The Pathways Community HUB Institute (PCHI) grew out of the original work of CHAP, the Community Health Access Project. PCHI provides the national HUB Certification standards in {with the} support of the Rockville Institute Certification process.  PCHI represents multiple layers of national guidance from research, community members, payers and policy makers to inform and continue to improve the model.  PCHI provides technical support and guidance to those considering and actively developing HUBs within their own regions.  Coalitions are now able to improve health outcomes, address disparities in health and reduce costs through the Pathways Community HUB model.   PCHI has been a leader in:





The United States spends significantly more money per capita on health care services than any other nation in the world and lags behind most other developed countries in key outcome measures. The primary sources of these adverse health and social outcomes are risk factors.
To address risk factors communities need to develop standardized, organized and effective care coordination networks focused on the comprehensive identification and reduction of risk. The purpose of the HUB is to provide an organized, evidence based approach for a network of agencies to identify {and address} the populations most at risk within a community.
Finding the specific individuals within communities who are most likely to have a poor health outcome, addressing their specific needs, and accountably measuring their results will influence the overall health of the individual and the community. The first community that piloted the HUB model demonstrated with peer reviewed publication a significant improvement in low birth weight for individuals enrolled as well as a countywide reduction in low birth weight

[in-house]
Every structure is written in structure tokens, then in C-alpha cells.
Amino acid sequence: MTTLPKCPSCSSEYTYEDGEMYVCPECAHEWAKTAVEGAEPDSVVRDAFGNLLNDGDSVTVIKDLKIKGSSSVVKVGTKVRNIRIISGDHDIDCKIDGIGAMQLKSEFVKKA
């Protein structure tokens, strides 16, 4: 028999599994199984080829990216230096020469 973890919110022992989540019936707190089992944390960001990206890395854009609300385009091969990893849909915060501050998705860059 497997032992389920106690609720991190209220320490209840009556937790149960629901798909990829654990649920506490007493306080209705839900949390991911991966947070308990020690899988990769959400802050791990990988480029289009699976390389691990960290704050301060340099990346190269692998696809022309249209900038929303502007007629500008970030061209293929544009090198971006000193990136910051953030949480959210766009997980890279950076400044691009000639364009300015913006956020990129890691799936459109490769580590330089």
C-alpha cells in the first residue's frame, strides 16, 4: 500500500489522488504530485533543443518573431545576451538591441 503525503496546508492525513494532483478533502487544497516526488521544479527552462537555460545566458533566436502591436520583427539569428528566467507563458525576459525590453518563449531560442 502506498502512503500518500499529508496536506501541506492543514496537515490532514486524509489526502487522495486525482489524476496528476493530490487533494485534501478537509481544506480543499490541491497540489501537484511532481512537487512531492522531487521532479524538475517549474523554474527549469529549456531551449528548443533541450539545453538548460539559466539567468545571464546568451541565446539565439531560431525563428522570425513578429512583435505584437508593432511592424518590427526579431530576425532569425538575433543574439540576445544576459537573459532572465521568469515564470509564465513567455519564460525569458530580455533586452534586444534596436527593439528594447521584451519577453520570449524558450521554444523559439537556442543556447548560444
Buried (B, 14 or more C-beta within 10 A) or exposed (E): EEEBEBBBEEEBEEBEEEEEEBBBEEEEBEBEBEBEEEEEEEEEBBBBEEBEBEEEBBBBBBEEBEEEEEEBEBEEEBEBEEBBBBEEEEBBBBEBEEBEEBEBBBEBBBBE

TITLE V/MCH BLOCK GRANT MEASURES ADDRESSED. {perhaps goes somewhere else?}

#01: Percent of women with a past year preventive visit
#03: Percent of very low birth weight (VLBW) infants born in a hospital with a Level III+ Neonatal Intensive Care Unit (NICU) #11: Percent of children with and without special health care needs having a medical home

The model is being utilized in all age groups with an emphasis on maternal and child health.


Within an organized multiagency network of community care coordination,

  • Accomplish outcome improvement through identifying at risk individuals, and assuring their health, behavioral health, and social service risk factors are identified and addressed.

  • Support a model certification structure for community networks that utilize a standardized approach for reaching out to those at greatest risk, and assure identified risk factors are addressed using Standardized Pathways. Health, social and behavioral health risk factor reduction is the focus, achieving individual and population based outcome improvements.

  • Provide an accountable framework for communities who want to build an effective network.

  • Provide standardized mechanisms for data reporting and continual quality improvement.

  • Provide community networks an evidence based approach that they can utilize to collaborate effectively and market to funders for sustainability.

  • Provide funders and policy makers assurance that community networks have met specific operational, health outcome and cost of care improvement benchmarks.